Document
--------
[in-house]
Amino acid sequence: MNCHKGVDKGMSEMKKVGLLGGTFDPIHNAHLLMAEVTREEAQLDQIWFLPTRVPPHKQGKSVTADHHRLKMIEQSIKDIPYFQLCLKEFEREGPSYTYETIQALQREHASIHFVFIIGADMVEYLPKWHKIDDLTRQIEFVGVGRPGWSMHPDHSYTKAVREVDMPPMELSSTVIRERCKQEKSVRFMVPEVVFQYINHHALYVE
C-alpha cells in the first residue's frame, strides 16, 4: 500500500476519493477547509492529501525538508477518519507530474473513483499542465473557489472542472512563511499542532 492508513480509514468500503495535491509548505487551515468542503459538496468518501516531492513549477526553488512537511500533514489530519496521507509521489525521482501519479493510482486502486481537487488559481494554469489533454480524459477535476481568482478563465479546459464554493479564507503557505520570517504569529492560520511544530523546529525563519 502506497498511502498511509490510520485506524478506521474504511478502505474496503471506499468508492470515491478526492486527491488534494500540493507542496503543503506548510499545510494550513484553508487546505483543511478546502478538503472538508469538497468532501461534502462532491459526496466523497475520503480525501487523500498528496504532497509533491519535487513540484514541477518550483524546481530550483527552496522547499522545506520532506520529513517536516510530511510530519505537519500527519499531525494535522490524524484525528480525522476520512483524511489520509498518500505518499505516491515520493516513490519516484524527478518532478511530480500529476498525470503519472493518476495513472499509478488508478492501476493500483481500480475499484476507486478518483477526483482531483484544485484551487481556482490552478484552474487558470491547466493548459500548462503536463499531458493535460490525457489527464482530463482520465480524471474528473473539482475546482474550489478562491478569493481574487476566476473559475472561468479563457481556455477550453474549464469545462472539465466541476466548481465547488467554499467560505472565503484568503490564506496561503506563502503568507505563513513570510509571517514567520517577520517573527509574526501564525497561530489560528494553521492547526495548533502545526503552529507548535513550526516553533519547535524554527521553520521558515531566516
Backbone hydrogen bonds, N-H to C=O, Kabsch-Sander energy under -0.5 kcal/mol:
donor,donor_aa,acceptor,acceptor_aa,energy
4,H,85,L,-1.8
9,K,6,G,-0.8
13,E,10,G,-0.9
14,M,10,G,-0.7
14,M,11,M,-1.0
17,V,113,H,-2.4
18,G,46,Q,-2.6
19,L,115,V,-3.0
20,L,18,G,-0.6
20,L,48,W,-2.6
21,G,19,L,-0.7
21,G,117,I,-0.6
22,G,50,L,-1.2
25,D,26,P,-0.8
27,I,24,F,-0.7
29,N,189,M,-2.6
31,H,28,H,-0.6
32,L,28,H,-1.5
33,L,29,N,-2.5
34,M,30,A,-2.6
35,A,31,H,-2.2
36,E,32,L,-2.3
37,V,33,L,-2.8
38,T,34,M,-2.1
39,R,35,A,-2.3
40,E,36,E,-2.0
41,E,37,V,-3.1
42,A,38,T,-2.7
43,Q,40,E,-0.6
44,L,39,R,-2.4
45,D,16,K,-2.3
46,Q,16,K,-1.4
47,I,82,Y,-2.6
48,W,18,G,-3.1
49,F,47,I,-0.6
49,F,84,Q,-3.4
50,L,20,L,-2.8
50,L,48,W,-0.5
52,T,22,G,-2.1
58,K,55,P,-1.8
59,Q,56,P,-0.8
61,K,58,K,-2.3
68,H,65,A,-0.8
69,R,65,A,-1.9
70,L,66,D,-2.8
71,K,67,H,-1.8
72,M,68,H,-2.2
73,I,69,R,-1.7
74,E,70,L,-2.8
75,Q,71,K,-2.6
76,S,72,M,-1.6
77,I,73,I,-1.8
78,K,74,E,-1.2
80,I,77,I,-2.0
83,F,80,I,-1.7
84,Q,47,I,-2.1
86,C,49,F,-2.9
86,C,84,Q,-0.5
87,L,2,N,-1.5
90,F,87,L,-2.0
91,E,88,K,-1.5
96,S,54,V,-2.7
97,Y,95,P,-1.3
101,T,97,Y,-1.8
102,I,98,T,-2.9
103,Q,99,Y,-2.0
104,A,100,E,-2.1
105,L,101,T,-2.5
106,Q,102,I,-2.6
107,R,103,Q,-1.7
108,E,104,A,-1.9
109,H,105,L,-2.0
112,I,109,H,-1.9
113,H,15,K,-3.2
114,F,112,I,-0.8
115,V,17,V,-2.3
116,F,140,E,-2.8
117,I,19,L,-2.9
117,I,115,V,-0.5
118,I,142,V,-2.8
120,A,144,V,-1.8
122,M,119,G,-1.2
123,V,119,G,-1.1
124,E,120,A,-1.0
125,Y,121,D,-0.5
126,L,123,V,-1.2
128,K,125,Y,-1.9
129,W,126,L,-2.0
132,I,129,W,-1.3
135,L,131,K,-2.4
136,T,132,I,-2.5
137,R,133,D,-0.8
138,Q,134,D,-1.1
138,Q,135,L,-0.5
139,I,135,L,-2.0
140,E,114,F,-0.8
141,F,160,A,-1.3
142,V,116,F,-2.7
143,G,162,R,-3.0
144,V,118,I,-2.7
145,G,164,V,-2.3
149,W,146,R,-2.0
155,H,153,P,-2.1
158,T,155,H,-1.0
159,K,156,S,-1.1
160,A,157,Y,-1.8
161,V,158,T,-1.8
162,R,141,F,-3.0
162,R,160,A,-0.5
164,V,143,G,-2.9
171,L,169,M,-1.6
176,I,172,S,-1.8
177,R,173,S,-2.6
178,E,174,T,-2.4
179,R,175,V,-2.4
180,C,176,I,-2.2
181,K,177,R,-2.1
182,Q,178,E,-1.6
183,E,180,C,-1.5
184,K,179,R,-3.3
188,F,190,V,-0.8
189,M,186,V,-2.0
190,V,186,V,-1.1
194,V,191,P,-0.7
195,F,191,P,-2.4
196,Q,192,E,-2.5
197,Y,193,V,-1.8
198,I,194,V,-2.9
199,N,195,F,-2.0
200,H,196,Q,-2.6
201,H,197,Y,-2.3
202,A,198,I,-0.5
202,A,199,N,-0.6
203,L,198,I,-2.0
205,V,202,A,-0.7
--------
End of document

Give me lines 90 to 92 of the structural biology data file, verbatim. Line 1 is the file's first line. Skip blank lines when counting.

125,Y,121,D,-0.5
126,L,123,V,-1.2
128,K,125,Y,-1.9